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From: Tim Culver (tim.gmane_at_[hidden])
Date: 2002-09-17 08:16:26

Oops, that's what I get for posting made-up code snippets. What I meant

typedef adjacency_list<listS, listS, ...> Graph;
typedef graph_traits<Graph>::vertex_descriptor Vdesc;
typedef graph_traits<Graph>::edge_descriptor Edesc;
typedef graph_traits<Graph>::vertex_iterator Viter;
typedef graph_traits<Graph>::edge_iterator Eiter;

Vdesc find_vertex(Graph& g) {
   Viter v, v_end;
   for (tie(v, v_end)=g.vertices(); v!=v_end; v++)
     if (my criterion)
       return *v;
   return Vdesc();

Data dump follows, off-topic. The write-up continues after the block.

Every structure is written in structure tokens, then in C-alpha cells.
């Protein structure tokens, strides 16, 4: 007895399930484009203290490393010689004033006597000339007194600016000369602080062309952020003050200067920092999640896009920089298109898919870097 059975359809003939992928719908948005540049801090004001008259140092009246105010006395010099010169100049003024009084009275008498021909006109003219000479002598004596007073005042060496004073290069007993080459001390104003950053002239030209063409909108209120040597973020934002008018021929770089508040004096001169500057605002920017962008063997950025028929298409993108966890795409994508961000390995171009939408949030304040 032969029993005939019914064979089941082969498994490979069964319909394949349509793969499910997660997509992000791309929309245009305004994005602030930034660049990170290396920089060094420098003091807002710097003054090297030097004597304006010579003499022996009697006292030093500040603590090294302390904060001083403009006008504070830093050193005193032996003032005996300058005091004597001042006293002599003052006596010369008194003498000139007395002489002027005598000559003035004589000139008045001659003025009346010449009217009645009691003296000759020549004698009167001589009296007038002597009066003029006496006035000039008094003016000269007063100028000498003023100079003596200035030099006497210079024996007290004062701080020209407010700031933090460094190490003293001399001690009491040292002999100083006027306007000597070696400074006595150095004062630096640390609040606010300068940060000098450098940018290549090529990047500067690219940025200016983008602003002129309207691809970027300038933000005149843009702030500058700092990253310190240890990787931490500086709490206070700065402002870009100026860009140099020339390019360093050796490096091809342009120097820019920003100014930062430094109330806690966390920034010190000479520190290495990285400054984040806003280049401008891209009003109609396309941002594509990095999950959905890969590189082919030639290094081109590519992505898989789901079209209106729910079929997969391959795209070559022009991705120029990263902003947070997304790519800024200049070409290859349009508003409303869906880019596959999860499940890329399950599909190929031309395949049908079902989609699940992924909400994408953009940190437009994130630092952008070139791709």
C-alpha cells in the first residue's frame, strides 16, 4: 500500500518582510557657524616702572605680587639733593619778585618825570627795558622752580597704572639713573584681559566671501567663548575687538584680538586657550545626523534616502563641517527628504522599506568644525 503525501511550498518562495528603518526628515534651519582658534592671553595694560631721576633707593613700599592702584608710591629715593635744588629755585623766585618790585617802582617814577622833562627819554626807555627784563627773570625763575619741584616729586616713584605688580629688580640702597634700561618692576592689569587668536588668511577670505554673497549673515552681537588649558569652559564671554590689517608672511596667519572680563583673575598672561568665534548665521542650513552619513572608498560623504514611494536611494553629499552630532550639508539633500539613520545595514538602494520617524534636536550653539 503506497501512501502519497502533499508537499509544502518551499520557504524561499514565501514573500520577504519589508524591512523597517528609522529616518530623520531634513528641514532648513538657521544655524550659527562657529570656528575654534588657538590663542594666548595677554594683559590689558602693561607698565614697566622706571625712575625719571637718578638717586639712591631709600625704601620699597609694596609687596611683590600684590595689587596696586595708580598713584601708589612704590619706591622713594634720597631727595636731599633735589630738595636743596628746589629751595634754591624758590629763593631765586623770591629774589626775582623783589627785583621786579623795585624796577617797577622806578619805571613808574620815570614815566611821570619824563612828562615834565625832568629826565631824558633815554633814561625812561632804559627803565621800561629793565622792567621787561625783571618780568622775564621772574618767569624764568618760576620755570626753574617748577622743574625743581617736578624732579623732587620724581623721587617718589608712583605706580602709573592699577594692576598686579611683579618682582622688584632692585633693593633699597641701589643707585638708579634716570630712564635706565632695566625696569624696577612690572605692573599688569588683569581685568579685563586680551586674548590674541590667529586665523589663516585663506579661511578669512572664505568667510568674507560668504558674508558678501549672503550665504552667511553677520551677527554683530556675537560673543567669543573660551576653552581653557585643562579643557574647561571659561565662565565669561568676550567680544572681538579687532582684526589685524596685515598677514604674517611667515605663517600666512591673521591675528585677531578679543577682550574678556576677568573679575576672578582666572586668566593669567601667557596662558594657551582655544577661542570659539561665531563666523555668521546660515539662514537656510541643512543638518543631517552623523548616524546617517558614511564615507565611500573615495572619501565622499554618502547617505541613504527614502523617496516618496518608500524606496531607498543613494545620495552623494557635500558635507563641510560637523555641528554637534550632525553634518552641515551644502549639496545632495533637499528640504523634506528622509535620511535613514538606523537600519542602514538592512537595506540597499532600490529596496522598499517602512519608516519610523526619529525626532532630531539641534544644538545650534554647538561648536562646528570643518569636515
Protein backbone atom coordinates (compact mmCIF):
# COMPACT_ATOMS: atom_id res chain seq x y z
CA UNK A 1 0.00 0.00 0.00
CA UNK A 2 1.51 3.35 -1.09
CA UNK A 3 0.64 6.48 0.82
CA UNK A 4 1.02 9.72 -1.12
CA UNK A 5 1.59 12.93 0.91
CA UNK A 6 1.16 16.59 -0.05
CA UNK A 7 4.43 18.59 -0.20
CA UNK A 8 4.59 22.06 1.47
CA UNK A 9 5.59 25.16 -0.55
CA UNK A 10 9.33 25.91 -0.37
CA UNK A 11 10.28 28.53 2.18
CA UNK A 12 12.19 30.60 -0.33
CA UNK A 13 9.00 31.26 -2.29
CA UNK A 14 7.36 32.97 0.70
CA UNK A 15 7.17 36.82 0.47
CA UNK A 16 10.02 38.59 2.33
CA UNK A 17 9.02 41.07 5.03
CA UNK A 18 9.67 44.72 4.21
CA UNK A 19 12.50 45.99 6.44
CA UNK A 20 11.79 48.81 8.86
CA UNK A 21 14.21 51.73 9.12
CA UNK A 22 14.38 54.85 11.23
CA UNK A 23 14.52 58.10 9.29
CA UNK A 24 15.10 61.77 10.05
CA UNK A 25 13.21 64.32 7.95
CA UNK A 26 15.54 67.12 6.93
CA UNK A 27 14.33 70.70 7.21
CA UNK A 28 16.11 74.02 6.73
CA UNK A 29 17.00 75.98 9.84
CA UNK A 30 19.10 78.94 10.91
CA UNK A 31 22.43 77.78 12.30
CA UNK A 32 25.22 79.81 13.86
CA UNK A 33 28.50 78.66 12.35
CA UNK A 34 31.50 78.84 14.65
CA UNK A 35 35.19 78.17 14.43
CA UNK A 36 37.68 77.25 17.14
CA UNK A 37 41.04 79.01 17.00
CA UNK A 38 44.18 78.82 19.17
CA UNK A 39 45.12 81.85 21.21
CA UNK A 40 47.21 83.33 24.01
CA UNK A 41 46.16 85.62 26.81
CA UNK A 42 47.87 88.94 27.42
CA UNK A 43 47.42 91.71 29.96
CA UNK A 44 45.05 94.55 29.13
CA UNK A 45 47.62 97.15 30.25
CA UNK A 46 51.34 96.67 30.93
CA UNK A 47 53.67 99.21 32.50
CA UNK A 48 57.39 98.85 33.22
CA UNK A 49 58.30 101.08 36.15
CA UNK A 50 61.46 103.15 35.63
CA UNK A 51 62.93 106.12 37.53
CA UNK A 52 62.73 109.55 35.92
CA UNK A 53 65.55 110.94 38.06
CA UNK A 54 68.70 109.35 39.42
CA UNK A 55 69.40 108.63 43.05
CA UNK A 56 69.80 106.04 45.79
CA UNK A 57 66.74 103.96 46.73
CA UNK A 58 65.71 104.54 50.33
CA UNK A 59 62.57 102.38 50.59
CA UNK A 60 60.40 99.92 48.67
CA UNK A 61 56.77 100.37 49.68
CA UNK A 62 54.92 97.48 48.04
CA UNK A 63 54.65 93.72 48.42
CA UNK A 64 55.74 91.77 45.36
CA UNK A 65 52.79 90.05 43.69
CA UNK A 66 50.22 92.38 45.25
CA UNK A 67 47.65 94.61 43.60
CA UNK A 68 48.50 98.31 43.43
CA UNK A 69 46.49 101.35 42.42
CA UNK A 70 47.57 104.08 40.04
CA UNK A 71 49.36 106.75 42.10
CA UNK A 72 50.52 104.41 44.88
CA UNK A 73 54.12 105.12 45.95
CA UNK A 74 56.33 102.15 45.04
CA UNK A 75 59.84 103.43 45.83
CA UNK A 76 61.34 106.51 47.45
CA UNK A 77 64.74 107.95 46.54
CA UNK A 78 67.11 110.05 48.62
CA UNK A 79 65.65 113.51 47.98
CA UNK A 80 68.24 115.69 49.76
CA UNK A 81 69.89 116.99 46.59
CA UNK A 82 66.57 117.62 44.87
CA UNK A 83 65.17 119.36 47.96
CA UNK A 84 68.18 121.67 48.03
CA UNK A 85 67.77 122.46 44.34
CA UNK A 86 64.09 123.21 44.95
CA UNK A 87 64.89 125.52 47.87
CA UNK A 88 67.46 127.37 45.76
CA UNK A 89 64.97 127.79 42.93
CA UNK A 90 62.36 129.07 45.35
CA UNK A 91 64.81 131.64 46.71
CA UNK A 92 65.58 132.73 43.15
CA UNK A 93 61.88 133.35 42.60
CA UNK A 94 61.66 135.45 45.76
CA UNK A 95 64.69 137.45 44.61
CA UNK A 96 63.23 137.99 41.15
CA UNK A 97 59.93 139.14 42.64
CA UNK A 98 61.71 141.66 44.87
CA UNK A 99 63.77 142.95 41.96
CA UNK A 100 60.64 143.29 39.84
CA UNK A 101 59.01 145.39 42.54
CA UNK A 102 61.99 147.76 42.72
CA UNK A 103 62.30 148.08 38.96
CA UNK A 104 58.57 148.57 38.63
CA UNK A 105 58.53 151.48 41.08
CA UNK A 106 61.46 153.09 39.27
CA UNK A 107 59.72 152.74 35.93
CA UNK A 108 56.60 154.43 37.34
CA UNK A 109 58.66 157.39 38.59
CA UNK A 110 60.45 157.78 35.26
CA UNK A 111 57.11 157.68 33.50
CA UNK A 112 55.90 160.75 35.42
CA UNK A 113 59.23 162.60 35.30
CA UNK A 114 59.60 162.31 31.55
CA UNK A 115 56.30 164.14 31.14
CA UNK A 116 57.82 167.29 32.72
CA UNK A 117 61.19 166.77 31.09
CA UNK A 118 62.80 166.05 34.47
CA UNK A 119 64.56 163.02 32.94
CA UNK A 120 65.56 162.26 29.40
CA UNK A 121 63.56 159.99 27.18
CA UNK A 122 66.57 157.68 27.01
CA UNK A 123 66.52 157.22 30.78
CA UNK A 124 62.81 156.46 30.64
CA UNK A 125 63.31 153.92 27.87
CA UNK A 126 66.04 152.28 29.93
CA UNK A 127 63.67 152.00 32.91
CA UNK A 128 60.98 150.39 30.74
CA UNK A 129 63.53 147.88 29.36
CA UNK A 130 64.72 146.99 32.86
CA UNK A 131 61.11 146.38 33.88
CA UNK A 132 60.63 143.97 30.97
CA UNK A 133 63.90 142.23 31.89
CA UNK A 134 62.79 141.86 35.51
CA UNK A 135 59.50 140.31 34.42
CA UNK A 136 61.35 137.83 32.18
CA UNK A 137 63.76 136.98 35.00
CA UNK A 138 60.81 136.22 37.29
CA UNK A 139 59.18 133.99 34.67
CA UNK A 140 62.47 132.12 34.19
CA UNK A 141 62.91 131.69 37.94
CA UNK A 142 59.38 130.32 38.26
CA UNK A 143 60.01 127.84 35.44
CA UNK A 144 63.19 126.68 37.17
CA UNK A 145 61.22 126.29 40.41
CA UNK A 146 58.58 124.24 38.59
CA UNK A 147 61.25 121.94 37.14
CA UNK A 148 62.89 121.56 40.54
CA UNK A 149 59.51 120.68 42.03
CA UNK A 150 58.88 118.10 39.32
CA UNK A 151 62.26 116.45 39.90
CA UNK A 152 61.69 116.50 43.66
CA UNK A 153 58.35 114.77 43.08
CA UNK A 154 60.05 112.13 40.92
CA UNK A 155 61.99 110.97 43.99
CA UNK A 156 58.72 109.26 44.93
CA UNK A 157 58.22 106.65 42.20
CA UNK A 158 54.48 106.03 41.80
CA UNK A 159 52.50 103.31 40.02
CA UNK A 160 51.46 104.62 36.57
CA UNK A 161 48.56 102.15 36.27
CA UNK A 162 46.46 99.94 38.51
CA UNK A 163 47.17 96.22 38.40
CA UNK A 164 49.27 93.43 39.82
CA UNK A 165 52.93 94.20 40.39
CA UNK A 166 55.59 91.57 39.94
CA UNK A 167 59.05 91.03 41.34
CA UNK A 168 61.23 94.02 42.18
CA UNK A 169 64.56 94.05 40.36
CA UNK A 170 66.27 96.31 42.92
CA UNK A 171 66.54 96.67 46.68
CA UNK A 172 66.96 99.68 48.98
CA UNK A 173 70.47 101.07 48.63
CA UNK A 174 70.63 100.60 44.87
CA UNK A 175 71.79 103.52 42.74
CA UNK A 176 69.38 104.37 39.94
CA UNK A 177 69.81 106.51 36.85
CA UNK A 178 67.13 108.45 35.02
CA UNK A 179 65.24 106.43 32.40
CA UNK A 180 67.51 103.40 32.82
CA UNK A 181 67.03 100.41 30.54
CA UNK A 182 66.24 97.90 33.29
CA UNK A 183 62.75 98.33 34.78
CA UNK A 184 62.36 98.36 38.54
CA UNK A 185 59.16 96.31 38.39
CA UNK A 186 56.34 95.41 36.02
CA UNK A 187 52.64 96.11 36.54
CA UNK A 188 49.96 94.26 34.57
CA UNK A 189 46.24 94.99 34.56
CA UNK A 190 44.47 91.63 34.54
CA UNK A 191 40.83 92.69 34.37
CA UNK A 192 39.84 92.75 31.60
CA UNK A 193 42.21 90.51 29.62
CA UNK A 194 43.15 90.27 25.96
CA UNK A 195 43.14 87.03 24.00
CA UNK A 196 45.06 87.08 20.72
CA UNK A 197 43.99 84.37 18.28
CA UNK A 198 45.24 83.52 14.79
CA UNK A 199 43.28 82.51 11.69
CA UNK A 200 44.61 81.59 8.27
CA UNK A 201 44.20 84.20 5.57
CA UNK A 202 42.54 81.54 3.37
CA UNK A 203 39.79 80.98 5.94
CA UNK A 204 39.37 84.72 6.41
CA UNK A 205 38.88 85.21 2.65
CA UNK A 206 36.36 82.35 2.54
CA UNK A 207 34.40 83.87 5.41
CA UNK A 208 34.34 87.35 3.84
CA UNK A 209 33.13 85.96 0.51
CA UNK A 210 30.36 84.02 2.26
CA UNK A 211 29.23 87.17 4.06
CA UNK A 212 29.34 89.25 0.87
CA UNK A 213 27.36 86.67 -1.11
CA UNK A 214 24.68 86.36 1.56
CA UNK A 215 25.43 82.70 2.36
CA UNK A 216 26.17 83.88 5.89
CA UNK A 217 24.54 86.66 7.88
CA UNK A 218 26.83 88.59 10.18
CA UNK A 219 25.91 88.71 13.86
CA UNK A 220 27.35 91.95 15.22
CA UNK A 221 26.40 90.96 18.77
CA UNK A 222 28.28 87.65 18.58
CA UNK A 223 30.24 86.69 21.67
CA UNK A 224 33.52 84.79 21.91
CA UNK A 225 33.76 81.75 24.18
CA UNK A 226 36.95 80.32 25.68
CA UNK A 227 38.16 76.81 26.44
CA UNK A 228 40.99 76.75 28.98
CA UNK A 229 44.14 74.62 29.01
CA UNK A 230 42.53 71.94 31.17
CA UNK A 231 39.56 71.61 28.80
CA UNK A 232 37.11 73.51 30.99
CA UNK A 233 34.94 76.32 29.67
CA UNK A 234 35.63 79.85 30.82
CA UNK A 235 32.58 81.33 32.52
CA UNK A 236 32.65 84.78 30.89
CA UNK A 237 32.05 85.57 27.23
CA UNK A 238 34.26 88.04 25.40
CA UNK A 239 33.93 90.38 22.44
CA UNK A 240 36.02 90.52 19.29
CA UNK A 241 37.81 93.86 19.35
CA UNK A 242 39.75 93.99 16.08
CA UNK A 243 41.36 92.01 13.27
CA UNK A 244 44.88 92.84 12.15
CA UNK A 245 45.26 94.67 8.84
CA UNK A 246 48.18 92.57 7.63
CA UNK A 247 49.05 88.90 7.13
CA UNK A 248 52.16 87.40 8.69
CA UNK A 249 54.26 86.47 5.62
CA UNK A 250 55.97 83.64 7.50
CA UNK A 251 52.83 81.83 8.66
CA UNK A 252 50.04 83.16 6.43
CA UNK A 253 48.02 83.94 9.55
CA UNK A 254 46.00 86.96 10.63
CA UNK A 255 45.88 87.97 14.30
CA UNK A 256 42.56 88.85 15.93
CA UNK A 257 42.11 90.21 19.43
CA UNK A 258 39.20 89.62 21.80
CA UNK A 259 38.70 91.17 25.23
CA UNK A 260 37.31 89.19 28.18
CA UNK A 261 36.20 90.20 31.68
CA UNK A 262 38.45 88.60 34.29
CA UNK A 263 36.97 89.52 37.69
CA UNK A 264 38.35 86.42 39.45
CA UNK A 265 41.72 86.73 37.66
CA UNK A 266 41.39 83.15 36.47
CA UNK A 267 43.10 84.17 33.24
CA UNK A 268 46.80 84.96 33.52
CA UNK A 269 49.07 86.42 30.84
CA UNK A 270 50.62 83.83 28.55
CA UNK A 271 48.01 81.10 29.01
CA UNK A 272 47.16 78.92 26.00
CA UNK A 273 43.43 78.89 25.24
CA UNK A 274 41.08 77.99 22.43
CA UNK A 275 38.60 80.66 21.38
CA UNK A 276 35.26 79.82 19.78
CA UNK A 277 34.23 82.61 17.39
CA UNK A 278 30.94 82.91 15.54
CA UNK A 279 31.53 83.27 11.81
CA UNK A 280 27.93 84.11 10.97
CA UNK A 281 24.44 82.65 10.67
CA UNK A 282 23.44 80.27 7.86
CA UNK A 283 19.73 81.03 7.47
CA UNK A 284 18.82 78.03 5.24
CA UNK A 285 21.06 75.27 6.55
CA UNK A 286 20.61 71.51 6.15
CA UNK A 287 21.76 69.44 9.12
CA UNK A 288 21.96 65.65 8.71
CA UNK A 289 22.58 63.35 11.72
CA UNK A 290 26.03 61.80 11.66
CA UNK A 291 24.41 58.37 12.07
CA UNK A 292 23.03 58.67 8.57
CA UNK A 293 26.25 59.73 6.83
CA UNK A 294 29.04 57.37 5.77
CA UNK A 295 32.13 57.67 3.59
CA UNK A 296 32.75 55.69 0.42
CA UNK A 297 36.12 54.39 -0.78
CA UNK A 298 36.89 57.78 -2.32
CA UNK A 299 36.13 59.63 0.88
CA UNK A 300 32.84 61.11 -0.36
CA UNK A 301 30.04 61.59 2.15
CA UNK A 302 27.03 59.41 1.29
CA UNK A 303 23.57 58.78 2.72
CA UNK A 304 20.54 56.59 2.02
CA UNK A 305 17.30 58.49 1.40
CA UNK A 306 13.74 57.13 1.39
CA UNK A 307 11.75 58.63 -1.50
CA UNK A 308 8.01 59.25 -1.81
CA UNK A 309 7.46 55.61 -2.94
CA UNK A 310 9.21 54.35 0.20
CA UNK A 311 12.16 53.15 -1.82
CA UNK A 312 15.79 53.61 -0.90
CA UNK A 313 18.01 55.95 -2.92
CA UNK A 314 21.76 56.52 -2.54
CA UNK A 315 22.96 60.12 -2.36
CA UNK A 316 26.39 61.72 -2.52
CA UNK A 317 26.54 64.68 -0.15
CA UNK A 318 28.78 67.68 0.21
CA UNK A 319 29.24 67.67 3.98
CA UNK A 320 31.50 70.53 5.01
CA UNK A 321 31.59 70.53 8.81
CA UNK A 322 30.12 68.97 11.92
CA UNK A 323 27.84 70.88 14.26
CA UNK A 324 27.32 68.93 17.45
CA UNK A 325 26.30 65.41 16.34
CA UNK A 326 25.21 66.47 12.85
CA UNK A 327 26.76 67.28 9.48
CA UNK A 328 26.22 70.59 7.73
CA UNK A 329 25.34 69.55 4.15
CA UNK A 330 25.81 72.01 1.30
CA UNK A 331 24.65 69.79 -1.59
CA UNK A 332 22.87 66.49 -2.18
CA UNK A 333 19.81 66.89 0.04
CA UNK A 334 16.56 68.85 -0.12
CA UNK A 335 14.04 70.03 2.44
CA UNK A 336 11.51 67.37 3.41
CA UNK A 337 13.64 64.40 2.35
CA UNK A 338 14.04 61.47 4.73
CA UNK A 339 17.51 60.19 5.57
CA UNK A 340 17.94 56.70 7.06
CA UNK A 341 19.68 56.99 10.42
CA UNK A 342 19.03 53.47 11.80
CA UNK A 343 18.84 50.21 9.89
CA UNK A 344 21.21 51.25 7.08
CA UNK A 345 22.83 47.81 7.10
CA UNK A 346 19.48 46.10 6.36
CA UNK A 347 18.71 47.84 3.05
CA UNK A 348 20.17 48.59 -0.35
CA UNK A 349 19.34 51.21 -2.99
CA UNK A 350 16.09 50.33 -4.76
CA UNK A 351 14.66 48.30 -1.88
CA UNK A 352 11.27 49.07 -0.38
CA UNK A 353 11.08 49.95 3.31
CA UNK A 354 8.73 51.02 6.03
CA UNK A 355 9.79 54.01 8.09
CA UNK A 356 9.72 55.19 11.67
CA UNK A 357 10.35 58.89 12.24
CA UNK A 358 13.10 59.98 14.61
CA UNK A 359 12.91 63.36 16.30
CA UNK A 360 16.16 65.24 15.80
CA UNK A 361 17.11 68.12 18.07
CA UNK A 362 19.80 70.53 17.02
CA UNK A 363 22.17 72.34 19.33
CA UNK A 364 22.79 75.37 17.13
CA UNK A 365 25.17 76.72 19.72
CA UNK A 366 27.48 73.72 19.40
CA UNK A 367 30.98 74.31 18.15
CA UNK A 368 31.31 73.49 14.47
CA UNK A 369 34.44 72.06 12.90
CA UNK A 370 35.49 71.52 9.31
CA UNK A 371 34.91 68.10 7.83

I could just return a Viter instead of a Vdesc. But I have lots of code
that finds it convenient to hold on to vertex descriptors instead of
iterators. Mixing them would be a lot of trouble, since you can't
efficiently convert a descriptor to an iterator. I'd have to switch to
use iterators throughout.

Also, I think the convention above might be a good alternative. I
notice that the vertex descriptor does have a default constructor. My
question is, does a default-constructed vertex descriptor act like a
null value, in that it never corresponds to a valid vertex, and two
nulls always compare equal? The documentation specifies that the
default constructor and operator== must be defined, but the semantics
are not specified.

Thanks for your response, David!


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